You have a tough job. Very few understand how many stakeholders you truly have to answer to or the pressure of your world. Like many of your peers, you may have been told that every bit of marketing has to be measurable to be effective. Or, that it is really product and sales that drive growth, where marketing serves as an ancillary function and needs to be controlled and directed. Add to this the rise of data, and you may have been further lulled into a false sense that the customer journey can and should be controlled at every step.
You may already know that CMOs have the highest turnover in the C-suite, hovering at 35 to 41 months depending on which research you look at. If you think that can’t possibly be your CMO because they are such a rockstar, remember that unicorns get hunted the most.
Here are the five things you must give up if you want your CMO to stay – and to succeed.
Insisting that they stalk your customers. There is a great episode from Modern Family where Claire and Cam are trying to flip a house and they stalk the customer online to “cater the house” to his needs. When the potential buyer finds it all a bit too creepy during the showing (how did they know his dog’s name?), he bolts. The modern customer journey has changed. You don’t get to control the journey. You don’t even get to know every touch point. You do get to make sure that you are investing in increasing your share of voice so wherever and whenever they are making that choice, you are their first preference. This is how category leaders get made and maintained. Think about it this way, Google used to be the first step in research. Today, it is merely a final gateway. (“Ok, I’ll finally look up that company that keeps popping up on my LinkedIn feed, and I heard about on the last podcast, and my buddy Barry keeps talking about them.”)
Micromanaging. If you have a CMO you trust, let them do their job. If you don’t trust them, then it may be time for a completely different conversation. Micromanaging for metrics may make you (and the board) feel safer but it hardly ever tells the full story. All marketing is not performance marketing. Most prospects will see your ad but won’t click on it. They will read your white paper but they won’t have a conversation with sales right away. They will read your company profile in Forbes but they won’t message you telling you they did so. They will become consumers long before they turn into customers or clients. “Our CEO wants us to create more content but we have no budget to actually amplify the content…but he really wants this done” or some version thereof is an often heard lament. Marketing isn’t an on-demand collateral factory.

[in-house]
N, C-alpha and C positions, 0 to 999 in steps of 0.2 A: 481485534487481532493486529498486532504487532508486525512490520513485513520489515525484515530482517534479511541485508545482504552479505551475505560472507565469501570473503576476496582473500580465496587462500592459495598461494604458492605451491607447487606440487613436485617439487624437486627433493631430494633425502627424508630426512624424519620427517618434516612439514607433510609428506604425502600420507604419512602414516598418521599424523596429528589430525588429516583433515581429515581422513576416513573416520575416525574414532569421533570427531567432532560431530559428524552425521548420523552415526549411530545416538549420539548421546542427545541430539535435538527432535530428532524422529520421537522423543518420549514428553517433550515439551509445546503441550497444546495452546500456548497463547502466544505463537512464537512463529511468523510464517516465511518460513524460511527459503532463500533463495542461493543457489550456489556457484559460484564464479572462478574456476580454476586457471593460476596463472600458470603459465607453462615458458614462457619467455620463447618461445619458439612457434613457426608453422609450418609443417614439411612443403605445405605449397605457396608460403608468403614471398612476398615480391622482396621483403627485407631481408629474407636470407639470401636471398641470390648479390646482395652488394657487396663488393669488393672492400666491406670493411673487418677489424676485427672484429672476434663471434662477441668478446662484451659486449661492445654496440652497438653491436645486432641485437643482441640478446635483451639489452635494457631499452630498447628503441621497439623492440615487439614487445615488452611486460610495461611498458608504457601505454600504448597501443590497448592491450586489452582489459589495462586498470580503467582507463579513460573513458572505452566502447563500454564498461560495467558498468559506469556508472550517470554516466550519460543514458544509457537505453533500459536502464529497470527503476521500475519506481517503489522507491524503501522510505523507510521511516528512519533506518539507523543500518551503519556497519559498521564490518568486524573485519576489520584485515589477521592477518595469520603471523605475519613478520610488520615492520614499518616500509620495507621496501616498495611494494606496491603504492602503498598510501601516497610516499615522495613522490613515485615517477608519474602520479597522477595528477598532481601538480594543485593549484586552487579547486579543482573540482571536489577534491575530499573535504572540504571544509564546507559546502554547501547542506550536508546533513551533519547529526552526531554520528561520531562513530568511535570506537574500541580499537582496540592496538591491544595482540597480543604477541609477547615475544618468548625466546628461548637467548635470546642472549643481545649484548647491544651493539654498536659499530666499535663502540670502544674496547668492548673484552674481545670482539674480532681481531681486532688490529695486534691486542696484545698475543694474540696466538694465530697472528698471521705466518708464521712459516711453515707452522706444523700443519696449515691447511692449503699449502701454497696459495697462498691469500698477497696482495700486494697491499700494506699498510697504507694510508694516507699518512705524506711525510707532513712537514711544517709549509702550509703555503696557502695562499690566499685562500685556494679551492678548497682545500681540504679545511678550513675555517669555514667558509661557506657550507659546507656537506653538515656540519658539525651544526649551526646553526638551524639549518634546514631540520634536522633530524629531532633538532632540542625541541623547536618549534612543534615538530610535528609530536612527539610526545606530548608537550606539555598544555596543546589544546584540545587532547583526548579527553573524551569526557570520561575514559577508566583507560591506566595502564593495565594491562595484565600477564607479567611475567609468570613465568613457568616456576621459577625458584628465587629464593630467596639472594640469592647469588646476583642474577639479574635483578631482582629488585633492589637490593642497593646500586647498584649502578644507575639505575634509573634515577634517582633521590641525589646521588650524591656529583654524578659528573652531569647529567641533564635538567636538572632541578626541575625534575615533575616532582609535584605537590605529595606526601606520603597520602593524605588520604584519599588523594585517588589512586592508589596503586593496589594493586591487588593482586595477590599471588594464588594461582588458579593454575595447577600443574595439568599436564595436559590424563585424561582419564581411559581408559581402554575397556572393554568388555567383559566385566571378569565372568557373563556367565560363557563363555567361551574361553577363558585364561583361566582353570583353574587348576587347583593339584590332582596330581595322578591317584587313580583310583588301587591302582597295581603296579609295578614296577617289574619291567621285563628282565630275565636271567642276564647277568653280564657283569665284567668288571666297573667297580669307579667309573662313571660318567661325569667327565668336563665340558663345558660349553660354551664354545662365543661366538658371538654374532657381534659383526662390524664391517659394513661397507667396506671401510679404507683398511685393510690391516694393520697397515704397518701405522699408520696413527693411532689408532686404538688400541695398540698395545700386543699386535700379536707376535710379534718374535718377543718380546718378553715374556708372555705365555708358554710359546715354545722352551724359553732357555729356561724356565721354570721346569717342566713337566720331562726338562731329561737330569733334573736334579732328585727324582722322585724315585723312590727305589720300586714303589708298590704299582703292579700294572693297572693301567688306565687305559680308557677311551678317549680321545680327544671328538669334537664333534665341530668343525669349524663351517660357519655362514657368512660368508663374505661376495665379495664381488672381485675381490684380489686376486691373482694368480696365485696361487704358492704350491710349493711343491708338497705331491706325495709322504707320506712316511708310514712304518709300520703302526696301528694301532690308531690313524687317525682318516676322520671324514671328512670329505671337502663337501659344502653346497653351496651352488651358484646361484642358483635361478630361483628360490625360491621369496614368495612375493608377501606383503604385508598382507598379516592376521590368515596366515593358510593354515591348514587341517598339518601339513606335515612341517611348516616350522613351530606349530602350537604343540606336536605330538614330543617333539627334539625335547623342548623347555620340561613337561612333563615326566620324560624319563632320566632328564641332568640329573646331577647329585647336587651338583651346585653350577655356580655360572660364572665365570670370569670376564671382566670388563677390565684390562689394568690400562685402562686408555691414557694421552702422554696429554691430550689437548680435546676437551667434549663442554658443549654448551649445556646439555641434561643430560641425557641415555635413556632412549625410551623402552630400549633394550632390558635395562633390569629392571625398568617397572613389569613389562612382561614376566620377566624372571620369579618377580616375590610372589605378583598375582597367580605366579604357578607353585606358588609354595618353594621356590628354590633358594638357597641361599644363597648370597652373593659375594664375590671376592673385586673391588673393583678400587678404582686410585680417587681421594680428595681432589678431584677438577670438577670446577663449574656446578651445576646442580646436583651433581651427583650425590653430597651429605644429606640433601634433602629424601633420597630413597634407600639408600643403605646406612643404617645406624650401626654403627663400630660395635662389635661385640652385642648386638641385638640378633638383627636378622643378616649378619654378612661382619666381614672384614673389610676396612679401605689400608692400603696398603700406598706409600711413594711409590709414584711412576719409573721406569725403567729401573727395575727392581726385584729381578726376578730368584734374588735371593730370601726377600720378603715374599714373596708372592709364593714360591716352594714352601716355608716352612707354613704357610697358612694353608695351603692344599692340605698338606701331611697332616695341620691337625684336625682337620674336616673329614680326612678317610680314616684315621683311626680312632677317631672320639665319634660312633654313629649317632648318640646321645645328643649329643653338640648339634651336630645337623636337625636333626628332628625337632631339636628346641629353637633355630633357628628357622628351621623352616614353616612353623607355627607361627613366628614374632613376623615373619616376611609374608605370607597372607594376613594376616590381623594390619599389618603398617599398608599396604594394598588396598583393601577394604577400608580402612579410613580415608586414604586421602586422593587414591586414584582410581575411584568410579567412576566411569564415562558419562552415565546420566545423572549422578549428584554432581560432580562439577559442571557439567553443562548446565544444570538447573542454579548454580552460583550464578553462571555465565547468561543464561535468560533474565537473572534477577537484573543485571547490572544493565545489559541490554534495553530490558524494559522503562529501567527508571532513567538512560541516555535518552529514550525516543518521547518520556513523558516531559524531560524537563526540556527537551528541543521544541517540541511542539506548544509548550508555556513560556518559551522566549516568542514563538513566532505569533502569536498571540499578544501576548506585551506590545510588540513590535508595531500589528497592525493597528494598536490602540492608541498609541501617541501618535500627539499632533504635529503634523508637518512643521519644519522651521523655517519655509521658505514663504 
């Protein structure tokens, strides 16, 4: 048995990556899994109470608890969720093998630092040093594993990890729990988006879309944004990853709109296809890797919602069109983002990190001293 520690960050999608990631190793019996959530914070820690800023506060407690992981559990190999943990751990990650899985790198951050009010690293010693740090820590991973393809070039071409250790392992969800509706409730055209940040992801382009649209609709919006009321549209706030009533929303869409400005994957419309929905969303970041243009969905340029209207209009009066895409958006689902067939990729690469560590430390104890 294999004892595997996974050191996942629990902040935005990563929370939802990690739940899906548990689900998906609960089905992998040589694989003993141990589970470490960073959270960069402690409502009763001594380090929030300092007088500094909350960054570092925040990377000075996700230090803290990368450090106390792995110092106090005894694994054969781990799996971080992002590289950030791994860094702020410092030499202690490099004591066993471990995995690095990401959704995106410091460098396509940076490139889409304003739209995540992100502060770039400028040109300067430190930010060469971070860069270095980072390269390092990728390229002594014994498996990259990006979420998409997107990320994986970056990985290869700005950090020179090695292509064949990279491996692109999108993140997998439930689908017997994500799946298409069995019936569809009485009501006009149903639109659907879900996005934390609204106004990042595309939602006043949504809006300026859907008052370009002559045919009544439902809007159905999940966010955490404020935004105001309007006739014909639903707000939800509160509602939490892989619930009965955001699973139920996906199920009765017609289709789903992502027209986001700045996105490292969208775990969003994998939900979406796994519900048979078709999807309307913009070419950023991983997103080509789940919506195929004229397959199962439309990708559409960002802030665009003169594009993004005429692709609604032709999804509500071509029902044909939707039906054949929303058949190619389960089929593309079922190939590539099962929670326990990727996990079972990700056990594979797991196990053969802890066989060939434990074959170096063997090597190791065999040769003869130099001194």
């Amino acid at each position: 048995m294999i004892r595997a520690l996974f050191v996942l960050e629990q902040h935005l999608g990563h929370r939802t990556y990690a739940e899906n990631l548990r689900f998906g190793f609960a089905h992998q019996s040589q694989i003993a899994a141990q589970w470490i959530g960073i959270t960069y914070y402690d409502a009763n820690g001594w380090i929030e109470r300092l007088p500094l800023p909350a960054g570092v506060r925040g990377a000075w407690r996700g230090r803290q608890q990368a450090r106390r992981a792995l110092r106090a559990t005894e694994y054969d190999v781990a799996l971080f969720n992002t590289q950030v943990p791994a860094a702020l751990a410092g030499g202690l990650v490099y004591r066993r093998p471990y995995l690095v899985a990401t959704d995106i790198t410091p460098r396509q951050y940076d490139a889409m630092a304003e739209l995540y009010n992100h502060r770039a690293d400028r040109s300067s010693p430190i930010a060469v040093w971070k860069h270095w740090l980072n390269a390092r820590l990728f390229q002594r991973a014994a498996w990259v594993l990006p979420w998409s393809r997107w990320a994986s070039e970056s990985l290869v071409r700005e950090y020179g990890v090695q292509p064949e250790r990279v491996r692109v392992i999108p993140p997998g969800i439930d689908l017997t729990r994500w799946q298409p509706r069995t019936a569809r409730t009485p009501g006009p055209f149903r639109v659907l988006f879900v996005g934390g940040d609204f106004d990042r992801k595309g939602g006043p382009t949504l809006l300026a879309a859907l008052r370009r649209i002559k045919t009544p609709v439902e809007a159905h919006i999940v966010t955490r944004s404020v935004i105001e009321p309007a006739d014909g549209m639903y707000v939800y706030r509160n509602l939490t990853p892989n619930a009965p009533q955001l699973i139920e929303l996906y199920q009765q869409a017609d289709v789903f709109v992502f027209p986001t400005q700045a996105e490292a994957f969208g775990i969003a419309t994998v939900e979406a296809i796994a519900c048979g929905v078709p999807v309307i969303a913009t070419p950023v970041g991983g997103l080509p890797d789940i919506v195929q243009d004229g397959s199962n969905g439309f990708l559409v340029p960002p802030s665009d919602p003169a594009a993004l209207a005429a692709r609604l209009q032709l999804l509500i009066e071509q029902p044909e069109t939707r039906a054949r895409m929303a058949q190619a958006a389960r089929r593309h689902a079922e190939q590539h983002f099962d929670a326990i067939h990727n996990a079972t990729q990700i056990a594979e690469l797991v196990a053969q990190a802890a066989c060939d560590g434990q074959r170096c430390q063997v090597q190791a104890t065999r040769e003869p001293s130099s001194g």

Asking them about “sales enablement” or “account based marketing.” Sales enablement is a terrible phrase. Everything should enable sales – new sales, repeat sales, lifelong sales…asking marketing to do more to “enable sales” is the same as someone saying to you “enable the company.” Isn’t that the entire job description? Also, no one knows what the heck account based marketing even is. Seriously, there is no agreed upon definition. From what I can gather, it simply means market to multiple players at a target company. However, when according to Forrester’s latest research, it takes 21 interactions for a buyer to go from prospect to customer, you have to look beyond the myopic. This is where it really pays to re-read number two above.
Saying you are playing the long game but expecting 90 day returns. I am not saying your CMO shouldn’t be accountable. The best ones already are, but insisting you are playing the long game yet expecting full ROI in 90 days is a terrible way to lead. This is probably the number one reason excellent CMOs leave. The best ones are right alongside you – wanting to grow the brand, wanting to be the category leader, wanting to not just cater to sales but to drive demand. It just takes patience. It isn’t magic. It is marketing. It is harder than ever to stand out from the noise these days. It takes time to create and maintain respect, relevance and recall. And, as I always say, recall drives revenue.
Making them “earn” their marketing dollars. This can be one of the most harmful things you can do to your CMO and for the company at large. When you treat marketing like a cost center or force them to “quantify” every dollar spent, you are essentially creating a culture which rewards measurement over value. This is why so many CMOs continue to do trade shows and spend money on ads that don’t work because this way they can say “oh well, x number of clicks led to y number of leads.” What they rarely say is how poorly those leads converted or how much it cost to get them. What they really want to do is start an industry leading podcast, hire an influencer to run a series of live Q&As, and invest in digital PR. They KNOW these things will produce a much better ROI but because they take longer to translate as well into pretty graphs that all point upward, and that’s what you reward…they simply don’t.
When done correctly, marketing doesn’t just support revenue operations, they drive them. Your CMO should be your best work friend and company asset. At the end of the day, you both have two of the most misunderstood jobs in the organization. On behalf of CMOs everywhere, I implore you to support them better – before your competitor does.